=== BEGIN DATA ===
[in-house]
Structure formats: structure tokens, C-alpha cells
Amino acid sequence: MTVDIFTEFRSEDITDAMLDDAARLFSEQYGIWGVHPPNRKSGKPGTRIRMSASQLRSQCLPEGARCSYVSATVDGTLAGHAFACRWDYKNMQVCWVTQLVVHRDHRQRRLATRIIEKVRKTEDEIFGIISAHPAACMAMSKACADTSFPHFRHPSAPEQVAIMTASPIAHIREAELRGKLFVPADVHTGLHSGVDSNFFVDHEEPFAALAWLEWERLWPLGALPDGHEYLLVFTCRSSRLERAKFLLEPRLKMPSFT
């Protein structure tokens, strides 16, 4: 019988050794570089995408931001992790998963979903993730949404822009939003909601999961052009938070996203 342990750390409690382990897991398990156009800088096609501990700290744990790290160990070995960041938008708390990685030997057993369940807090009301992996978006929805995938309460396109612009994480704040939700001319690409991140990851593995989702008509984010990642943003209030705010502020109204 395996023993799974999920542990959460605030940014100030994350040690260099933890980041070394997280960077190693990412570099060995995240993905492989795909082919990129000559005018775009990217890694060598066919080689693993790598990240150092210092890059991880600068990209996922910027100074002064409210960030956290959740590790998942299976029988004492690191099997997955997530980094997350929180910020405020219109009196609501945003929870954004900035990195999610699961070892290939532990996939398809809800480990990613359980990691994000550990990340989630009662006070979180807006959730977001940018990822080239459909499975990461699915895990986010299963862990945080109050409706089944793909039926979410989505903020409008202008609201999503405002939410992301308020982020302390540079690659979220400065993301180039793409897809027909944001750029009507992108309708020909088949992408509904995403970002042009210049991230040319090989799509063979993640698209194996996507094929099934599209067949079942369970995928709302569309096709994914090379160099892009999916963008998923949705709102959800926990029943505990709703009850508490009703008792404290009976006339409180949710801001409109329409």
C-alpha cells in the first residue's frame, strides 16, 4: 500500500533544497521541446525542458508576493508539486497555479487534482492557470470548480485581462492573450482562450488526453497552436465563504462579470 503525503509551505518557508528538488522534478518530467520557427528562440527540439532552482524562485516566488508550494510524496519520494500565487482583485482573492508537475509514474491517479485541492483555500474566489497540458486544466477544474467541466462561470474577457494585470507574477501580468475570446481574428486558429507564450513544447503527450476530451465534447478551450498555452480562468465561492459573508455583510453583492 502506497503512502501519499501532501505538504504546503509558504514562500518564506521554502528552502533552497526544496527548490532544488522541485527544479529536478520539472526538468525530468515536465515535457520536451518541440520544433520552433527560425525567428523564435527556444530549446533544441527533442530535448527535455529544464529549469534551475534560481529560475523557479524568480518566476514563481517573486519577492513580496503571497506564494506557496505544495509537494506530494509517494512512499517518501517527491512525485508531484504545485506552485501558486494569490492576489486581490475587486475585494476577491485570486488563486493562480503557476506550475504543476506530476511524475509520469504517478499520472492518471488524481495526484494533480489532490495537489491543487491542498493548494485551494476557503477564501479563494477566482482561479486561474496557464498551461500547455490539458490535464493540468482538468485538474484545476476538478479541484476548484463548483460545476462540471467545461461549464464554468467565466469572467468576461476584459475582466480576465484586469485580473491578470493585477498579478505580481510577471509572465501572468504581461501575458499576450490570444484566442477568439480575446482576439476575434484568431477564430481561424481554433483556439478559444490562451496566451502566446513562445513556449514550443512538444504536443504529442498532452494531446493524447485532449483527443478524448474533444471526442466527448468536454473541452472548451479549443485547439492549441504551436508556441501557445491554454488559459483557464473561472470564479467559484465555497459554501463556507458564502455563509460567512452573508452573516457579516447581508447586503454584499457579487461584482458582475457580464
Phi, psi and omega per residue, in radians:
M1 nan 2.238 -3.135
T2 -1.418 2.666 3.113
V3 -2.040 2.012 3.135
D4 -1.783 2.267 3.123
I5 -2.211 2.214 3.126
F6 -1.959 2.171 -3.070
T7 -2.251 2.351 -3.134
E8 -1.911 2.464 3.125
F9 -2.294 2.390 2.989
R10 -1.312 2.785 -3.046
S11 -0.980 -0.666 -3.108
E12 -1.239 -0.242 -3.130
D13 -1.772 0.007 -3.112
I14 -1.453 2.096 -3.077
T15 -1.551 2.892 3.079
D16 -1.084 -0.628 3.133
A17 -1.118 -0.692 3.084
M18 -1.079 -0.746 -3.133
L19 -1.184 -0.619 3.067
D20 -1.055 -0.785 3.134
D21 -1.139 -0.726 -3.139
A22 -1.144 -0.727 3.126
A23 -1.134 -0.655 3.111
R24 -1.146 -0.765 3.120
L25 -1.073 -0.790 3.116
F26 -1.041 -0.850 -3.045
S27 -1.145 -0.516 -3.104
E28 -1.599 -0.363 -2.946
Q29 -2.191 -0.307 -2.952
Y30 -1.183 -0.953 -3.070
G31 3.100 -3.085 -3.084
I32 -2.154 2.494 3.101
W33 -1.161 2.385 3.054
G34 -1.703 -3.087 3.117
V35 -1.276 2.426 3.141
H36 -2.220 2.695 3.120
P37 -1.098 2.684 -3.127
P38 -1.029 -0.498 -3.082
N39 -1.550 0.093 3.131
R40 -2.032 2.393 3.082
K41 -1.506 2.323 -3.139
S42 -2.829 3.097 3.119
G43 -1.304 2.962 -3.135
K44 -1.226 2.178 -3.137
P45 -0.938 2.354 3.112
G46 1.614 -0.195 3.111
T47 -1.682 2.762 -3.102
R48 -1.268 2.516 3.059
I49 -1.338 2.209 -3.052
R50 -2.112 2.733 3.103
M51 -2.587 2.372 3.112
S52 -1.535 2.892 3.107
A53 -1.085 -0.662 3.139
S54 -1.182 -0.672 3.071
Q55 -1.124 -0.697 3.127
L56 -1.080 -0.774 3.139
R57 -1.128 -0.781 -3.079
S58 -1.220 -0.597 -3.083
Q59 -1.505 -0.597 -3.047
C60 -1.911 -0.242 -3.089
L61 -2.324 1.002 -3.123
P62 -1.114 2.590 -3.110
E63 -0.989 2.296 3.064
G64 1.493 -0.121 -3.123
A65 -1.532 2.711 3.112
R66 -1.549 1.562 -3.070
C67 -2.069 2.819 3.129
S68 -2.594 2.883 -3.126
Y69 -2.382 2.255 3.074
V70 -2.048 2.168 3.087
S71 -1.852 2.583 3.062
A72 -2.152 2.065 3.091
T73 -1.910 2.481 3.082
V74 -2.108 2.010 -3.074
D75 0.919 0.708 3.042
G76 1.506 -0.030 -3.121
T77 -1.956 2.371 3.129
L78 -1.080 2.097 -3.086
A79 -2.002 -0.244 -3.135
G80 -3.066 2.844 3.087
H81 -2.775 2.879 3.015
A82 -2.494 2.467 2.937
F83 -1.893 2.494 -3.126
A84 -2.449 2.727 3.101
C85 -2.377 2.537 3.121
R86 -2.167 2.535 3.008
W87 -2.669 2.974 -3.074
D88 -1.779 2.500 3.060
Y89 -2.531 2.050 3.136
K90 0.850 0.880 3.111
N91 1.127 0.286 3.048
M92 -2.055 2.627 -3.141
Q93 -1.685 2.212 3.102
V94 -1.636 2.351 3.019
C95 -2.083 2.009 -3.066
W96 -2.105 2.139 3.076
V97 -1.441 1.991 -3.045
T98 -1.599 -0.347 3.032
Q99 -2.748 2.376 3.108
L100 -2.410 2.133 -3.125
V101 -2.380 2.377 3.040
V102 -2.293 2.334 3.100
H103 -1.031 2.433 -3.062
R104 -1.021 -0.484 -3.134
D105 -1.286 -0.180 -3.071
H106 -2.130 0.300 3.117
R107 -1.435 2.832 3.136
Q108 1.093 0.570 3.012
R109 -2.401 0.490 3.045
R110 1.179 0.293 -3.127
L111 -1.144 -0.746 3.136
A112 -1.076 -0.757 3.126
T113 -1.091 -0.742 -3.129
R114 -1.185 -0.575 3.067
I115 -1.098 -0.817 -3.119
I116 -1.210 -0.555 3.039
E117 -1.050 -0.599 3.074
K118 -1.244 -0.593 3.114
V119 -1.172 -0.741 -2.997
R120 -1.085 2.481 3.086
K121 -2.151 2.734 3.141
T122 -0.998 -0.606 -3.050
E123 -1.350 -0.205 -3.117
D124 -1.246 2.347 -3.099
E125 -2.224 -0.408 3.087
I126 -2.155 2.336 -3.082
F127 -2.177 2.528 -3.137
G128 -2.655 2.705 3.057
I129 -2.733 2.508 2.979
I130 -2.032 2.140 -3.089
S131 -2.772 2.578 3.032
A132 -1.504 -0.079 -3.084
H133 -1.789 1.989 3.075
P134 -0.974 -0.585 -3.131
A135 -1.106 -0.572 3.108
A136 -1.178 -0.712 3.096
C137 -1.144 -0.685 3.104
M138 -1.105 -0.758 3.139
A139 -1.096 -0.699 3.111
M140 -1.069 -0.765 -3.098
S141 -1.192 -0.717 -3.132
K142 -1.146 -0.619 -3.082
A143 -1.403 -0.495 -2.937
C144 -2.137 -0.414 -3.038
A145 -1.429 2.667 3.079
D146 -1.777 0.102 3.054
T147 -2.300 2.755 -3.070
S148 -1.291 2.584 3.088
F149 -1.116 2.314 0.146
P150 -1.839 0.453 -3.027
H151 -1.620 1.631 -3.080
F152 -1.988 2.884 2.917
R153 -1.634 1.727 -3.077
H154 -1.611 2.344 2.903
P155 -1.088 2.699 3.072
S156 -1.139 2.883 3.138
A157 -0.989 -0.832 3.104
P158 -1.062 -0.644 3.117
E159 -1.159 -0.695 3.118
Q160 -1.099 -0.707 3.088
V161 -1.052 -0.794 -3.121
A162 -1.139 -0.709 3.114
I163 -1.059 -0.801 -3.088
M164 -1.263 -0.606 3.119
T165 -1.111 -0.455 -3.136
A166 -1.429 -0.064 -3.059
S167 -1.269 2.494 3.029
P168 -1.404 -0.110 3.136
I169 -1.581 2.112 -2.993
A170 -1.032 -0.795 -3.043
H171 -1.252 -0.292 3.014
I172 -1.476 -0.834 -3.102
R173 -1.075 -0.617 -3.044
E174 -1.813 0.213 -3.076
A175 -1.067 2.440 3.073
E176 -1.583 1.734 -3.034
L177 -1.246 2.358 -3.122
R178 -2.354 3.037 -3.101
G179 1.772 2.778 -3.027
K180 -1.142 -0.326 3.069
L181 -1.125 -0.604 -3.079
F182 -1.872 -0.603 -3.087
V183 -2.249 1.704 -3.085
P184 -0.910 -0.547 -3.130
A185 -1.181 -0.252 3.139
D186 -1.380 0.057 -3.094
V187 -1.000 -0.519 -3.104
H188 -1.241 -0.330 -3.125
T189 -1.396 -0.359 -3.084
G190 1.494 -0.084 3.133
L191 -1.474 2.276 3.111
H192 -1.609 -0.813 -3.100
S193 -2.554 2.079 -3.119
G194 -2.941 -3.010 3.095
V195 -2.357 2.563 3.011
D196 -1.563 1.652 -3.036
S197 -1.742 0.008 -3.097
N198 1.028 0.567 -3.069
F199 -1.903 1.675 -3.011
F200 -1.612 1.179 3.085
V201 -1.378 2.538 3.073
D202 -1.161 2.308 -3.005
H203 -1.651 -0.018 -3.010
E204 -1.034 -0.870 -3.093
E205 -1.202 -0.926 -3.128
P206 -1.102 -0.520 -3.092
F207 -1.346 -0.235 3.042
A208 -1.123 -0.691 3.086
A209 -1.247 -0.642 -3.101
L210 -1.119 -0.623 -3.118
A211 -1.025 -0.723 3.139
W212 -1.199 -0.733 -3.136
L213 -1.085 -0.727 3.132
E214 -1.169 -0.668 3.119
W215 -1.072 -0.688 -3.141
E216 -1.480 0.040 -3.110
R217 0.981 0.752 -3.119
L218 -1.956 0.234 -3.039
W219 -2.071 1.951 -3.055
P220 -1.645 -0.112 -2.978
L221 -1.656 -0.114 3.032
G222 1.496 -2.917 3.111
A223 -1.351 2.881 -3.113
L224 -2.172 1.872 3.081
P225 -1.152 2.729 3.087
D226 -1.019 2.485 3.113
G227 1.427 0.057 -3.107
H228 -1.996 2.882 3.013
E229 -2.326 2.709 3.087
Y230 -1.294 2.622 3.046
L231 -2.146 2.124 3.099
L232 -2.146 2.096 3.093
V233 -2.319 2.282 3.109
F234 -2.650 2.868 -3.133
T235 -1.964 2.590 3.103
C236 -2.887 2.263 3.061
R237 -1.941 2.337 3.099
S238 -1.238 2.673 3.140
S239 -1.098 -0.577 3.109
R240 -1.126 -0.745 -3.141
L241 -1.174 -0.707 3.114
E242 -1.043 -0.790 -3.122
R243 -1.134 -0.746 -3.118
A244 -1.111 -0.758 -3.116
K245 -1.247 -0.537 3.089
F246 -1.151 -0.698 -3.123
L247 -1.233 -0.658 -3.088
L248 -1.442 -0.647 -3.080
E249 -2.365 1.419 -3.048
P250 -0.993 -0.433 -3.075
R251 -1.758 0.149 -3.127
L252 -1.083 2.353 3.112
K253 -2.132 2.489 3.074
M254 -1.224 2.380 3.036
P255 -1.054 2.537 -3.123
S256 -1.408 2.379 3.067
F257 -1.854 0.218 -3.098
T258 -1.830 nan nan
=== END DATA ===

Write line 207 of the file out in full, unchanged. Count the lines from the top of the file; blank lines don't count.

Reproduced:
V201 -1.378 2.538 3.073